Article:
It’s been a challenging two weeks of walking in Japan so here I am soaking my feet in a public foot bath. They are wonderful!
The trip has been absolutely wonderful. My last post on Japan focused on the places we visited so this time I thought I’d put more pics of folks! First of all one of the things you learn when visiting Japan is that in the busy train stations one lines up on the right of the escalator. This allows anyone who is in a hurry to catch a train to run up on the free side. It’s a good system.
Folks are often in a hurry not because they are late, but because they have little time between trains. Businessmen, a.k.a. salarymen, have to purchase a ticket then run for the train.
If you do find yourself with some free time you can perhaps read. I noticed that many Japanese men and women do just that while waiting and riding the trains and busses.
Speaking of books we visited several bookstores in Tokyo. I was as happy as a puppy in a dog biscuit factory!
If reading leads you to meditate upon the insanity of the world then you can visit as we did the Bonsai Village in Saitama.
The greatest part though of coming to Japan is being with family. Sadako’s family are a remarkable bunch. We never fail to have a great time talking, laughing, enjoying each others’ company. Here’s sister-in-law and our two nieces working together to prepare our meal for the evening.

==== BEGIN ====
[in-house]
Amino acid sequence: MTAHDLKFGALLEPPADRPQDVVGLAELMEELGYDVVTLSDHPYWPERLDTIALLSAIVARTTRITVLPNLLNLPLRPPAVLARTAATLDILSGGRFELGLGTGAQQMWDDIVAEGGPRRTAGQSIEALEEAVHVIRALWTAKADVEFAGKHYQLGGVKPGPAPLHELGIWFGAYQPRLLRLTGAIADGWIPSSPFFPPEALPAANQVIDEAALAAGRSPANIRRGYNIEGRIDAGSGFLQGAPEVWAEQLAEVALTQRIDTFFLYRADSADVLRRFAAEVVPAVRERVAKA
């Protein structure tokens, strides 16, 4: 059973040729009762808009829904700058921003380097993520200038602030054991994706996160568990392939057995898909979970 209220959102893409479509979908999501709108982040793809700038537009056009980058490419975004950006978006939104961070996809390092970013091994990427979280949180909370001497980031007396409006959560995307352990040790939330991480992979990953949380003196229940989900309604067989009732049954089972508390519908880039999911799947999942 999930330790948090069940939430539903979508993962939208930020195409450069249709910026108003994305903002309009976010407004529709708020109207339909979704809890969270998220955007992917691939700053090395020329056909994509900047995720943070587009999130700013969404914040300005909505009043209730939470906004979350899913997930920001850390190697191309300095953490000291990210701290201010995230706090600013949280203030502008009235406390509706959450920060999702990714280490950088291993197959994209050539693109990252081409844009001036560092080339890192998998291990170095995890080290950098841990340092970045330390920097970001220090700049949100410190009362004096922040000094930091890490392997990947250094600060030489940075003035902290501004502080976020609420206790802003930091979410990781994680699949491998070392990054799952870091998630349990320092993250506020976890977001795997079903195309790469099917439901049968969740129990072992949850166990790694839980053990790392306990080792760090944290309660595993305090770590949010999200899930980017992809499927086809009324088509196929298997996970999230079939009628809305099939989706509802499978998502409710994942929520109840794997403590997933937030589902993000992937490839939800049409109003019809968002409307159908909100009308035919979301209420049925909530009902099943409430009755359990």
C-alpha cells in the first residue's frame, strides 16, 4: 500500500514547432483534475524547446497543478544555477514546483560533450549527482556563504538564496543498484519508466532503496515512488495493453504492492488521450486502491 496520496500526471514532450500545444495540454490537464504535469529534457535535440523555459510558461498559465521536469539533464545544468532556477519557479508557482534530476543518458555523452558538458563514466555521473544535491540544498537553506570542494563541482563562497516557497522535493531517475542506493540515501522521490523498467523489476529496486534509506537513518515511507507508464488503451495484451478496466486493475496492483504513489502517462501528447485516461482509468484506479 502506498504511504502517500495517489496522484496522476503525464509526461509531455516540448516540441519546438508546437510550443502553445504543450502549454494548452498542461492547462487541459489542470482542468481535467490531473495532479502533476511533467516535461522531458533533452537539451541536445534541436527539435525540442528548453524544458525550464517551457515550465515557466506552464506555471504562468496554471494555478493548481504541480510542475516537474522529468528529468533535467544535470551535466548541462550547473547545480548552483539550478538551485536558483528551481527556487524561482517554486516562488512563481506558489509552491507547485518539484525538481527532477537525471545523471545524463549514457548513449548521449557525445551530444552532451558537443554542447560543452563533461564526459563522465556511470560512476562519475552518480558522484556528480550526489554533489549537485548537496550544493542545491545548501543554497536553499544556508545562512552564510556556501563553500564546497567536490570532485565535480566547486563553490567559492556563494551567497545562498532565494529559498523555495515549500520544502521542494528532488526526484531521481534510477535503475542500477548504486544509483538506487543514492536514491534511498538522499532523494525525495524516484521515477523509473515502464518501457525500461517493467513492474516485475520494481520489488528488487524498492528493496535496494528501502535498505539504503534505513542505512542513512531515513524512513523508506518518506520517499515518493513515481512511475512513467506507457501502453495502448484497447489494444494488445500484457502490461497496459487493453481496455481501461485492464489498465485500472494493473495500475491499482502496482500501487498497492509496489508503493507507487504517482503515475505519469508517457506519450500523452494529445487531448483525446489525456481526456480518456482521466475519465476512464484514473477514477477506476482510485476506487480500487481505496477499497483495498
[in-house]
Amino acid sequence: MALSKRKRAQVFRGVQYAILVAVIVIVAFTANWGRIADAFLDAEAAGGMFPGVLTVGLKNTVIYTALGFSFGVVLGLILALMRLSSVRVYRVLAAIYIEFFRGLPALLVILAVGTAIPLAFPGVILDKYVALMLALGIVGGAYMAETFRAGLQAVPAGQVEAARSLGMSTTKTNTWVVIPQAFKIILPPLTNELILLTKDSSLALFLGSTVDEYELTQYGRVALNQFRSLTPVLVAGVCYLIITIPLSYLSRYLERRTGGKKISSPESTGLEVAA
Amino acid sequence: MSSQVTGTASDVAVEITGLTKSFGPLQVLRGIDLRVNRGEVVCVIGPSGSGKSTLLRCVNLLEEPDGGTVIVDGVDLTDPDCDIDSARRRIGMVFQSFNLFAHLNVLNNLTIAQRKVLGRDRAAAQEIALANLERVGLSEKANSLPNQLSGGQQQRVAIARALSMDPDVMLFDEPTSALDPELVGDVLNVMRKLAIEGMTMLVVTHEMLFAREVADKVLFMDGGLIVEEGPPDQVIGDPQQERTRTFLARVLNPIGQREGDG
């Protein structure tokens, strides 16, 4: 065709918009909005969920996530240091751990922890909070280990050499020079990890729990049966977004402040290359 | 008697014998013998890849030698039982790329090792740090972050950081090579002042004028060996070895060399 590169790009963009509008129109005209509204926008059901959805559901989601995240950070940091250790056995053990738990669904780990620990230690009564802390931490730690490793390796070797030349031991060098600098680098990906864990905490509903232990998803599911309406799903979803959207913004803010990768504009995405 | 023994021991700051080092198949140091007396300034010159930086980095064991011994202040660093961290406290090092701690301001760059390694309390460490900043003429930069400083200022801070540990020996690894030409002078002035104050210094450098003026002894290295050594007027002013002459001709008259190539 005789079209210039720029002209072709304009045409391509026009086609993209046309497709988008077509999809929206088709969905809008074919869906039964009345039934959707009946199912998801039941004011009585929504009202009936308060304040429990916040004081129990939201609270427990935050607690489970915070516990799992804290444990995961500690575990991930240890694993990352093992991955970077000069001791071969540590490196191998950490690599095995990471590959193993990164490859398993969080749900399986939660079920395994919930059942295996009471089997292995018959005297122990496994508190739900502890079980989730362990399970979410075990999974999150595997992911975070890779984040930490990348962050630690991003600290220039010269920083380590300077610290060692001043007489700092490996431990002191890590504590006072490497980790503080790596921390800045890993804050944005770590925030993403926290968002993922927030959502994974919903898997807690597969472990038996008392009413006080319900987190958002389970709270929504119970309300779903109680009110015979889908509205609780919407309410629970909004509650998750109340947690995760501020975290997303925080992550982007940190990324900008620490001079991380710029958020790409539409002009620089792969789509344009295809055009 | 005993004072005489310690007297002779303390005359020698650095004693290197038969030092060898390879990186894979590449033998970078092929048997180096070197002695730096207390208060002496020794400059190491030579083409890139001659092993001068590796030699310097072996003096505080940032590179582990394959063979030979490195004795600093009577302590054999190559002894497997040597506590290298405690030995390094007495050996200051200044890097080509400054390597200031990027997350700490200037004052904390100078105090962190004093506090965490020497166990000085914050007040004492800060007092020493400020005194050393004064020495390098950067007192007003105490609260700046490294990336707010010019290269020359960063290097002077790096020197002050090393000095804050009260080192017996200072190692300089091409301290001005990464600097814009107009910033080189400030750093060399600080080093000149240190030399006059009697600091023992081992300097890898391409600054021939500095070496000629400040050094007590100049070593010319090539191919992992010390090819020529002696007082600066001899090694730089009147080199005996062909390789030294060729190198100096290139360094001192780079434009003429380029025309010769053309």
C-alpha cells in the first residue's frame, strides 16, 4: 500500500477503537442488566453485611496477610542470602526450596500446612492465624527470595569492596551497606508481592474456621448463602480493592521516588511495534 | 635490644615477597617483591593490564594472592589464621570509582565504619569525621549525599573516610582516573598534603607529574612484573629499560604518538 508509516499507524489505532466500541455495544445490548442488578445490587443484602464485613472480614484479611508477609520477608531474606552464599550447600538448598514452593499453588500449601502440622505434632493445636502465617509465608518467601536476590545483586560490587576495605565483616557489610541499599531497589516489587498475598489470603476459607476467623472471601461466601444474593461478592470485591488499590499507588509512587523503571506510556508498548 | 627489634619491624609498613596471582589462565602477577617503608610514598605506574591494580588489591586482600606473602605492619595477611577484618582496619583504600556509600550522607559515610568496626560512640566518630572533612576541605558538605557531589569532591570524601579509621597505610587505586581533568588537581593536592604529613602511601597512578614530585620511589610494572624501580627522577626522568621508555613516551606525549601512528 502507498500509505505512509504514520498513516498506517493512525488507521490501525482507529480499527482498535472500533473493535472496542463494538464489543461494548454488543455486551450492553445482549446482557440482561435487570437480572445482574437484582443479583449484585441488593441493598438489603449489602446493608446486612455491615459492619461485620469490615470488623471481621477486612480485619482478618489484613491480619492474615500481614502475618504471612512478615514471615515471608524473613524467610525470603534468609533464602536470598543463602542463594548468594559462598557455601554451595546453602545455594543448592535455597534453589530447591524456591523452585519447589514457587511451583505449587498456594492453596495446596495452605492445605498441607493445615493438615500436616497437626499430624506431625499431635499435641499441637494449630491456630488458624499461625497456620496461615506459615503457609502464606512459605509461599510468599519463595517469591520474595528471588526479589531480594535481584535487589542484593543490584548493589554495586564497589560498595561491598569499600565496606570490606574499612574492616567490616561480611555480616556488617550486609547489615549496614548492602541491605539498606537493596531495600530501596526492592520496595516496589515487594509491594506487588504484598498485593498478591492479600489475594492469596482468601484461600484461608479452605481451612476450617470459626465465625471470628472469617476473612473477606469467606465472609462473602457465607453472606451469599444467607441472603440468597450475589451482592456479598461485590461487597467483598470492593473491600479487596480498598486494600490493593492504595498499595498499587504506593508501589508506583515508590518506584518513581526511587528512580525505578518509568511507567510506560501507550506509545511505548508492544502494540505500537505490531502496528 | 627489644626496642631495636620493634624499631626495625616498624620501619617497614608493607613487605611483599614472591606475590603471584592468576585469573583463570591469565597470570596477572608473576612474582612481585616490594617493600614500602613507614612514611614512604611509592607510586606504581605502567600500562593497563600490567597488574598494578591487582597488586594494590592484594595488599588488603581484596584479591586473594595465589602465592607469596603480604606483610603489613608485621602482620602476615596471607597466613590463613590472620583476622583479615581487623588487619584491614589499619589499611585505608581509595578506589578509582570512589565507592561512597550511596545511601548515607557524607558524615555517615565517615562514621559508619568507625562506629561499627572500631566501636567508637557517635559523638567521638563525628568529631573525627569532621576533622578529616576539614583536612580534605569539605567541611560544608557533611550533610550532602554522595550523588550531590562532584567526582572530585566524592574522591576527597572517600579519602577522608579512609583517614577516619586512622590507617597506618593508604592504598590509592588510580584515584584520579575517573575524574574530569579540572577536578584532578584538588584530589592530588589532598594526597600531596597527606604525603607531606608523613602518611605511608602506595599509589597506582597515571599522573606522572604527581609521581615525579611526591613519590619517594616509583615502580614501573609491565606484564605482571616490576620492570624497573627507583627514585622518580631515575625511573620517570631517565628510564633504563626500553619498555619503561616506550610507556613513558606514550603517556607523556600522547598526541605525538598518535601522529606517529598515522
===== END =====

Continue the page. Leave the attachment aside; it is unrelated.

Here is Masako’s kitchen. It’s a remodel and very nice. The cabinets have self-locking doors in case of an earthquake which in fact DID happen. We had a 7.4 mag earthquake two days ago. We were in Ogane, a small town in Tochigi Prefecture. It was my first earthquake and I still don’t know how to describe the sensation.
Here I am with Sadako’s mother, Masako-san, who happens to be 82 years old. We’re heading out for our morning walk.
And here I am with my dear, sweet wife, Sadako. She doesn’t like her pictures, but this one she agreed to let me use. We’re in Osaka. Sadako does all the planning and scheduling. I’m constantly amazed at how well she puts these trips together.
We did eat well as well. I’ve gotten to where I can eat and enjoy traditional Japanese dishes. The three things I can’t eat are raw squid (two rubbery), tofu, (zero taste), and natto, (just plain nasty). But I do like sushi!
The above meal was great. I also love Okonomiyaki. see below!
We had the above at Masako-san’s house. It’s delicious. And of course I LOVE noodles, soba and ramen. Below is ramen with a side dish of fried rice.
I hope you enjoyed these pictures. We have had a terrific time and tomorrow we catch the ride home! So here’s a final pic. I don’t know who this woman is but she is a perfect example of the fact that you’re never too old to have fun!